“Moderation includes extremes” – Unknown
(I can’t remember if I made that up, or I read it somewhere, but either way I can’t find a source. If no one finds one, I’ll take credit eventually. If someone knows, please aware me.)
There are two sides of the discussion about what “balance” in diet, training and getting fitter/healthier means.
On one side its:
“It takes time, actionable steps, what’s doable, habit change first, do what you can, accept yourself…..”
“Do the work, its hard, it will require effort, you have to be willing to truly change, show up, put in effort, do more over time, WORK MODA ******…”
Both are true in whatever context applies to any one individual. You need the “balance” of both arguments about “balance” in fitness.
Yet, in respect to context, most people need to moderate their expectations and their attitudes, not their actions, or their lack of action. They need to act more.
Adaptation is; the physical results of change happening. To induce adaptation, to get it, and move towards a more fit, leaner and healthier body means you have to be succeeding in doing enough of the right work and recovering from it, to reach new levels of “fitness”. You must create the right environment for growth through diet, exercise, and rest.
Along the way you have dips and peaks in energy and performance physically and mentally. Hard days and easy days. Blow-my-habit days, and didn’t-plan days. Days that suck and days that make you feel like a Greek god gripping the iron of destiny as you thrust it through space to grow bulging glutes of peace (personal fantasy here, don’t judge).
Those peaks and valleys with the in-betweens of plateaus and rest (off-season?), is what programming cycles attempt to plan for and predict.They attempt to tell you how long till you are “more fit”. How long until “you can expect this about your body”. Programming principles were developed for sport competition, yet the principles apply to anyone seeking physical change that results in higher “fitness levels” and increased physical ability.
But for general fitness, we are missing something.
How do you predict people and their commitment level, their “readiness to change”?
How do you predict the time it takes for someone to learn what needs to in order for change to actually occur in action, or for change to speed up?
How do you predict when enough of the right work will happen for change to reach “extremes”, for results to be visible? For change to reach the “after” pic? How do you predict how long it will take when there are so many uncontrollable and uncertain variables in general fitness populations?
In competitive athletics one can be more certain about physical outcomes to a certain extent. Because we have a firm measurement; performance getting better or worse over time. You can work backwards and forwards in time more clearly to establish a more specific prediction and plan.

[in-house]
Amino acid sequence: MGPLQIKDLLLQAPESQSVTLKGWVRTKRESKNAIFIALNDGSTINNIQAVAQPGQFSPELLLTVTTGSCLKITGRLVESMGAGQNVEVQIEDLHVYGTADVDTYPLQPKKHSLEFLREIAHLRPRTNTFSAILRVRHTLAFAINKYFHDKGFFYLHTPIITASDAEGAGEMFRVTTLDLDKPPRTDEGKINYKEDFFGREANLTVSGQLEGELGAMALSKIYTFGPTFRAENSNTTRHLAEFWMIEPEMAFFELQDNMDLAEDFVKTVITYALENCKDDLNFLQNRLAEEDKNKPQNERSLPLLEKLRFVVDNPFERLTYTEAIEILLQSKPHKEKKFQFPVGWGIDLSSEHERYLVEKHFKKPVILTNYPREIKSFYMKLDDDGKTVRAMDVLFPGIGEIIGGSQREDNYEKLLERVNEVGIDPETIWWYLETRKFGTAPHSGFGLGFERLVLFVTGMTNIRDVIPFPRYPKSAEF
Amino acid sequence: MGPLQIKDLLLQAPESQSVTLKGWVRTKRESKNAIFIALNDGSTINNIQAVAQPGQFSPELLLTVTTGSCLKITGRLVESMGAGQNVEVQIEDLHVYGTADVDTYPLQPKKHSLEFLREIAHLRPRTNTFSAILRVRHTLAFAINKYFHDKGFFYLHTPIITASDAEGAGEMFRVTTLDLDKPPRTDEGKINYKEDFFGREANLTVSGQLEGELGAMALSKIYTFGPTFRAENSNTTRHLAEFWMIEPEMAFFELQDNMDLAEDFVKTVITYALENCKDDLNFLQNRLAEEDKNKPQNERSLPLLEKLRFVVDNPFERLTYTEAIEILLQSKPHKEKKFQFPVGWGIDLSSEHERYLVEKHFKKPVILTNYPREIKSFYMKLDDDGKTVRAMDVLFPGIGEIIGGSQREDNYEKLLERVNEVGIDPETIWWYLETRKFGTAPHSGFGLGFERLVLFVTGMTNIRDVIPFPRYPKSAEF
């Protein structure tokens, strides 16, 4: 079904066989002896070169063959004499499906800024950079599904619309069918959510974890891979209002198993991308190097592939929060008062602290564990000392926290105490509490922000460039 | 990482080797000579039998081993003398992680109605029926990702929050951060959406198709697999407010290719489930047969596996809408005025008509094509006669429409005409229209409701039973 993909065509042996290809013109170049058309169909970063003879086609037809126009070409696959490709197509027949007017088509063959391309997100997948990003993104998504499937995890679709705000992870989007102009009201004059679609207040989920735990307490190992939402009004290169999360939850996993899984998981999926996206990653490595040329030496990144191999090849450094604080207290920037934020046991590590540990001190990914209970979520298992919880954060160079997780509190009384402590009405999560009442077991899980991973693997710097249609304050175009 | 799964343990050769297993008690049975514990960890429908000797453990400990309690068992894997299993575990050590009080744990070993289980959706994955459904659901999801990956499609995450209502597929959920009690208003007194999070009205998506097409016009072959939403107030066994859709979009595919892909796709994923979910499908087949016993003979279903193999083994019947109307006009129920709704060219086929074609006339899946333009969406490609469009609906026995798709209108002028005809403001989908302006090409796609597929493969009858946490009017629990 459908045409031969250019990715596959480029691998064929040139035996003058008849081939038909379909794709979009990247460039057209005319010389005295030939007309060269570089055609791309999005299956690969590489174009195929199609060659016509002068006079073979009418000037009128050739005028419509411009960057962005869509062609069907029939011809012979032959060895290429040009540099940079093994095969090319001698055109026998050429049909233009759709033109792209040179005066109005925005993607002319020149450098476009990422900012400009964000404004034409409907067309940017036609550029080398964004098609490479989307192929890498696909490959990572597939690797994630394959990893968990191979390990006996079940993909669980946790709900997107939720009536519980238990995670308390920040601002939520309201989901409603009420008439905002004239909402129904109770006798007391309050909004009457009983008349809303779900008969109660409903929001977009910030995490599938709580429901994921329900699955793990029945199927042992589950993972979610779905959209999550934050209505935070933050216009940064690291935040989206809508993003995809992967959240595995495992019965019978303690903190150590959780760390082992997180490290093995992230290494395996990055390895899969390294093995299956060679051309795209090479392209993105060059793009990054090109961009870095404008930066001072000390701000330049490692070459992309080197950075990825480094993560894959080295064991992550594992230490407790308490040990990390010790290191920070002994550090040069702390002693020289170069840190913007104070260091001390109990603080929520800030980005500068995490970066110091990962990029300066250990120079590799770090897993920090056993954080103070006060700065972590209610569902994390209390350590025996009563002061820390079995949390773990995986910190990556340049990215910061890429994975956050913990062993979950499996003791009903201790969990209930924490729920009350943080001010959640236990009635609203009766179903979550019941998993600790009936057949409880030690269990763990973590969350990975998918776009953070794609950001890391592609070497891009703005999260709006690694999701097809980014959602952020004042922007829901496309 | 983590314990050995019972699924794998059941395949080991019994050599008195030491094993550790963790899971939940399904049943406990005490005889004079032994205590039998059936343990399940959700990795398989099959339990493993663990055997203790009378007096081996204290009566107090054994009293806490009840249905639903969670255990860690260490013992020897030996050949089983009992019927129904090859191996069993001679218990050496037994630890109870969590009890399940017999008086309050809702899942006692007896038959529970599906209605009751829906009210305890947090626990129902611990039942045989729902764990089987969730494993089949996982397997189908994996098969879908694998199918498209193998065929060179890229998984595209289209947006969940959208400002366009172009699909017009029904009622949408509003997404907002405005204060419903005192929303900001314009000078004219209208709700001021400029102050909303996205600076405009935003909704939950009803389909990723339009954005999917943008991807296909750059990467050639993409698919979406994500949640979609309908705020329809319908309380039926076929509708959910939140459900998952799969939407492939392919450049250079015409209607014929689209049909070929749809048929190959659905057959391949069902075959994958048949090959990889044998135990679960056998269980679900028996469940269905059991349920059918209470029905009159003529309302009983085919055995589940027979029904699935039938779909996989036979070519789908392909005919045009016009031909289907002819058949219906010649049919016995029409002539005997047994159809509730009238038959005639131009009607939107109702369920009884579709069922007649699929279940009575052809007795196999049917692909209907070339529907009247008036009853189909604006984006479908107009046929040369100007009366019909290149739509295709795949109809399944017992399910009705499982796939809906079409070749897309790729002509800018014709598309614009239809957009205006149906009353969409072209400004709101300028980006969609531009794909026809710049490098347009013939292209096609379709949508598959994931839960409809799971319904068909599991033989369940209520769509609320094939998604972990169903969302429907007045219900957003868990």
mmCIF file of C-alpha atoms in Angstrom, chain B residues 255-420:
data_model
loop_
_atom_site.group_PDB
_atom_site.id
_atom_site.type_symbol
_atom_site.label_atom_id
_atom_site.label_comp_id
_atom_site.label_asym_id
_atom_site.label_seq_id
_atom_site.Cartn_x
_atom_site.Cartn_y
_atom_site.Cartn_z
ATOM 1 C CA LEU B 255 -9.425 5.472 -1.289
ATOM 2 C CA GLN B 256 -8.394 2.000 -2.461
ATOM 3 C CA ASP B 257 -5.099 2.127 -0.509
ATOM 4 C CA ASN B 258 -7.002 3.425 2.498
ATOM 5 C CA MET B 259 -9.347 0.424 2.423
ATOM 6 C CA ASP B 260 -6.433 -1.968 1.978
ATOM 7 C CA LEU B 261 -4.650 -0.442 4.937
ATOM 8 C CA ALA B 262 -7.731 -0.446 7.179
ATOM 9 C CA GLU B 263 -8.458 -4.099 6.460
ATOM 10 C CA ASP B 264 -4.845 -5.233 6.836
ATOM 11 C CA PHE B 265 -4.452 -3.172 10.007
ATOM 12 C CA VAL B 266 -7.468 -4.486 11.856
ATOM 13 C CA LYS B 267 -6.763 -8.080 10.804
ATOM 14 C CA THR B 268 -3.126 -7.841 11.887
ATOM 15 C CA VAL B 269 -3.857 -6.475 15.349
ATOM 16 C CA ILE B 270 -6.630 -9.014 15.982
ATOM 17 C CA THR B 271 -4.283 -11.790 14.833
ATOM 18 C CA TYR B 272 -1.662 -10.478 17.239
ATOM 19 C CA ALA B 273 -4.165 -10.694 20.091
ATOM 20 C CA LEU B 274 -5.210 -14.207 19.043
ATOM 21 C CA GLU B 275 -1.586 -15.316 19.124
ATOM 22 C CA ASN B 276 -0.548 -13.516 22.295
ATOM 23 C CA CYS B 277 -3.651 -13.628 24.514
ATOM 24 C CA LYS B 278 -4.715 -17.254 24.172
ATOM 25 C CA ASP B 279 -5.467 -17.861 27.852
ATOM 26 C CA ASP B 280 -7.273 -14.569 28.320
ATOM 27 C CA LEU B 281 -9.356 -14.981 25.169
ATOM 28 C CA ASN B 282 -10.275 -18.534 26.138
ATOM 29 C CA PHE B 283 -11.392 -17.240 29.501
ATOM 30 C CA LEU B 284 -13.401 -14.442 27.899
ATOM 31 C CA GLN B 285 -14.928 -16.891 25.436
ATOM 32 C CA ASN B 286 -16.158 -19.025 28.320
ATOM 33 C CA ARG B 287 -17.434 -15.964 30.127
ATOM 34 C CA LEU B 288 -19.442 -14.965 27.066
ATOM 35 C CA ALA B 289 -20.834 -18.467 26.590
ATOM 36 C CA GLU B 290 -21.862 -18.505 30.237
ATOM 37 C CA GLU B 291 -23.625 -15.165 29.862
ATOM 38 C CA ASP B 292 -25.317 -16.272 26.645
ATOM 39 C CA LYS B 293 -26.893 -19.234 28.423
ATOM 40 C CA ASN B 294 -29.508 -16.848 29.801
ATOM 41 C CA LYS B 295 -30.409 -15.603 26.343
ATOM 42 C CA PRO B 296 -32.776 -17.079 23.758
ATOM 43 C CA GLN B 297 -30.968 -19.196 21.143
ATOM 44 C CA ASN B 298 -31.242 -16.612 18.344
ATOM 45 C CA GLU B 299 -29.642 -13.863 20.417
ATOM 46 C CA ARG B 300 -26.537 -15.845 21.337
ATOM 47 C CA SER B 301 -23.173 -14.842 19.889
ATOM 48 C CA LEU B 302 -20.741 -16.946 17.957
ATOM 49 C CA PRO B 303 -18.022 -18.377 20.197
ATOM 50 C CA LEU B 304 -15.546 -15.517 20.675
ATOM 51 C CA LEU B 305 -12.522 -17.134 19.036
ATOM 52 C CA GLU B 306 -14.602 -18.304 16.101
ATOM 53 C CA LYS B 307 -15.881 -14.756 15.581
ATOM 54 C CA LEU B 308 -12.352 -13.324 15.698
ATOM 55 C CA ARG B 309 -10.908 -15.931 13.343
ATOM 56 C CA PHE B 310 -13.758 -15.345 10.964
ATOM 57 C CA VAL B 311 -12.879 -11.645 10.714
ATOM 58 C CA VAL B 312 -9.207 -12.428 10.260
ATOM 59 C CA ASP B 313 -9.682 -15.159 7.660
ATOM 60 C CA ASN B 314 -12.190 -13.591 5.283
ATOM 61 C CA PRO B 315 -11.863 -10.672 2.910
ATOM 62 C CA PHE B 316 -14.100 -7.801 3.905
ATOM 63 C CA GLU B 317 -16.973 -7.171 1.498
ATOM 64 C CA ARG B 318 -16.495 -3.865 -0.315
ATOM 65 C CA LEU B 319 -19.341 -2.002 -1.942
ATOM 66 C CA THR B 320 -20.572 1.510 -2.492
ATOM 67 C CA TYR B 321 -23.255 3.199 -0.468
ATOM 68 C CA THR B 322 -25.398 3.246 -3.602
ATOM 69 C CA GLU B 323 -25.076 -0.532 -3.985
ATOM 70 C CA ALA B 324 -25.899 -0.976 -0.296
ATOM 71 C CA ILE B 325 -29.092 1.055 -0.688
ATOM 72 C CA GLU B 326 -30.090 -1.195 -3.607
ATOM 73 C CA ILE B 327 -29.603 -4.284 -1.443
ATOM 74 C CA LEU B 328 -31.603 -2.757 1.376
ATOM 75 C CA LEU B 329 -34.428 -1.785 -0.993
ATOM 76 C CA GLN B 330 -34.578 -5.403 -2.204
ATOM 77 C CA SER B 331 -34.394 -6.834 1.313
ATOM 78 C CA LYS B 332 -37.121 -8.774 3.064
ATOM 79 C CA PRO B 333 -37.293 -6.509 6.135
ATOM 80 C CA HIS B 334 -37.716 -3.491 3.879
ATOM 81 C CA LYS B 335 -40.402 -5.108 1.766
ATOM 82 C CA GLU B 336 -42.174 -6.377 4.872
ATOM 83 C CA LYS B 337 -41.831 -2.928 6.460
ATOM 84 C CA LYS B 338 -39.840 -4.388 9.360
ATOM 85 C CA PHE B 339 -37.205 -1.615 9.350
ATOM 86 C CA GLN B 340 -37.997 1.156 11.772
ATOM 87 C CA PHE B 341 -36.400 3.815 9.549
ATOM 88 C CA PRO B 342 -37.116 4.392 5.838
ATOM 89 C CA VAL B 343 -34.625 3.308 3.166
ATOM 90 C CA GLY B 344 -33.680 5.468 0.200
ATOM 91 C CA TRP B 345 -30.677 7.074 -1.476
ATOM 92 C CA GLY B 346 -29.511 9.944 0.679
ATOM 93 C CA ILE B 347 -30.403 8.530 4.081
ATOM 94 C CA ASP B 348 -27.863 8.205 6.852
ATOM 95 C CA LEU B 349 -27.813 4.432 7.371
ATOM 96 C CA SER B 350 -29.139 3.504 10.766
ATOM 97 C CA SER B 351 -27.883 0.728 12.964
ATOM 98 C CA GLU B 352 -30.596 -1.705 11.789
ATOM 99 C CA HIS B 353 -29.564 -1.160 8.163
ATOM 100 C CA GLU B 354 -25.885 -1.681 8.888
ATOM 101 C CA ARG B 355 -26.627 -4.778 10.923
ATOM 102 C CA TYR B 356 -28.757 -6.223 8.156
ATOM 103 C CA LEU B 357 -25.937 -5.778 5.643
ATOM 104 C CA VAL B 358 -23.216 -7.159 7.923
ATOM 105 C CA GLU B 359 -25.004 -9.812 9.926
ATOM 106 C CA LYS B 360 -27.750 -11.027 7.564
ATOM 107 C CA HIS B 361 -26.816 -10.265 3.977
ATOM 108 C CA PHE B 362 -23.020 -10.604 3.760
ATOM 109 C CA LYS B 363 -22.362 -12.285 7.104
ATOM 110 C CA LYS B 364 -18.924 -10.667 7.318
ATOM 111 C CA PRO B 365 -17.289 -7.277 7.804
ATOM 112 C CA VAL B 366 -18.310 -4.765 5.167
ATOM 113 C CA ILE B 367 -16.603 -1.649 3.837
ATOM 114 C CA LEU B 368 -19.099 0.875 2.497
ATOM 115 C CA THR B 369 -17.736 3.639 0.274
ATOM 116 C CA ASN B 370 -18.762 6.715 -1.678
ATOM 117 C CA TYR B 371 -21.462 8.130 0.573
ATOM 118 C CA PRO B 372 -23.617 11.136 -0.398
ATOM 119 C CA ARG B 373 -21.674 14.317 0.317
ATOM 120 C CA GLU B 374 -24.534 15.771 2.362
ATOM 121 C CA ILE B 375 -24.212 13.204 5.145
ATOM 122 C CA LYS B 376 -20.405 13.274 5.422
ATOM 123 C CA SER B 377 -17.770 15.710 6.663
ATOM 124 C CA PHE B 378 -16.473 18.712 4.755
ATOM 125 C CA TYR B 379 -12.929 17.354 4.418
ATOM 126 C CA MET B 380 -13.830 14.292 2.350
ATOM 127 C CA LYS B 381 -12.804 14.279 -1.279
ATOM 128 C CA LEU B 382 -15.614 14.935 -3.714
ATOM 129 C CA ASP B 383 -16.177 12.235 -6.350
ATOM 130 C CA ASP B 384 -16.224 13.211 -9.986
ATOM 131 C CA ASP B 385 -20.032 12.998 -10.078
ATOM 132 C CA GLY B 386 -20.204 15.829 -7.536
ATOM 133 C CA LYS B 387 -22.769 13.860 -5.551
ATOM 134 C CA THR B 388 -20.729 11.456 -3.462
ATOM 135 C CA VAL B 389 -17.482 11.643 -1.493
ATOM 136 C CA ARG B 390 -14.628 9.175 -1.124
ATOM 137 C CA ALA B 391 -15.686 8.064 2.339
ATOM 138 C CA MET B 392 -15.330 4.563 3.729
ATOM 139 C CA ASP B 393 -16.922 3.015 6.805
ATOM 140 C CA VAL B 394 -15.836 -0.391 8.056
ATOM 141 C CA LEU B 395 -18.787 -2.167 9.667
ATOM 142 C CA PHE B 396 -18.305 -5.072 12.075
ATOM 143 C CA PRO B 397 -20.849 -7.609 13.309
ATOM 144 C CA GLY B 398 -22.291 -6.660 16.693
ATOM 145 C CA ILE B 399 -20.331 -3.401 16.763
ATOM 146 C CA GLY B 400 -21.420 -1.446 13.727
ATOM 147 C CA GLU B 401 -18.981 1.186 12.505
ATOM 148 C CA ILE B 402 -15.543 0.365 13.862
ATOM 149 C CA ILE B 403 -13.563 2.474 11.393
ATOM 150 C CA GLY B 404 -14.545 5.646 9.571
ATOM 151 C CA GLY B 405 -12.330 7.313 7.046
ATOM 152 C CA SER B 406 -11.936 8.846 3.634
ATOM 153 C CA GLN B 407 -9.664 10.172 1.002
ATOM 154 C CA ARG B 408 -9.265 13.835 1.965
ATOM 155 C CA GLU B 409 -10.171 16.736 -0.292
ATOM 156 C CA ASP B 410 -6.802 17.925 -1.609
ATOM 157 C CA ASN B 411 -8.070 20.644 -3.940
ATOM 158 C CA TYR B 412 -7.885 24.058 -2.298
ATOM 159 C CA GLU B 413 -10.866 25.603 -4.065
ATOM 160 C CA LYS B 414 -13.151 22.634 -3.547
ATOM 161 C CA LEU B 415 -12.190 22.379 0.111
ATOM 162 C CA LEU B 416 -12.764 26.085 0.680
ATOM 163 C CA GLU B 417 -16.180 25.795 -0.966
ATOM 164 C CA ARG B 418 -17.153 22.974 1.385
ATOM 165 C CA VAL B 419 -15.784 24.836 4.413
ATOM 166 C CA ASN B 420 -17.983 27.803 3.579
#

With general fitness, the principles are the same, but the “results” are often much slower, more vague and rely on more pieces being addressed. Evidence-based, simply means applying the correct principles established for physical change in a human body. Applying strength and conditioning principles is for everyone. We know a lot about how to make a human body physically stronger and better.
I joked with my client the other day, that I cannot “literally come and put you to bed at the right time”, but that their constant fatigue limits their body’s ability to adapt to ANYTHING they are doing.
There are far more “types” of people, then there are “types of sport”. Billions.
When we talk about the “middle ground of moderation and balance” we are referring to an idea about how much needs to be done to account for the incredible number of variables that need to be influenced in order for someone to see results.
A lot of them are psychological and emotional changes that need to occur for new habits to be implemented. Not just physical. They physical and the psychological = you. The person you are and the decisions you make.
Programs, cycles, timelines, etc all attempt to predict or define what “it” (that balance), should look like in a physical sense in actual action.
“Do this for training.”
“Eat this to lose fat.”
“Address this habit.”
“Get this rest after this workout.”
You don’t actually know what it means in action until you start doing it. Until action begins.
Here’s what the best coaches always say:
It’s not the program that matters most.
Why do they say that? Because you can’t really predict people. You can’t take away personal choice (though, hey in some countries they try).
In any sport the demands of the sport are much more precise and knowable. You can watch basketball and “know” that someone must jump high. In baseball, a batter can only hit a ball a certain number of ways. Athletes must have certain physical abilities related to their sport. This is “sport specific”. Add on distances, weights, heights, lengths, histories of athletes, competition dates, etc etc and you can predict with more certainty than less certainty, what someone needs to do to get “good” at a sport physically, and for a performance at a specific point in time (competition date).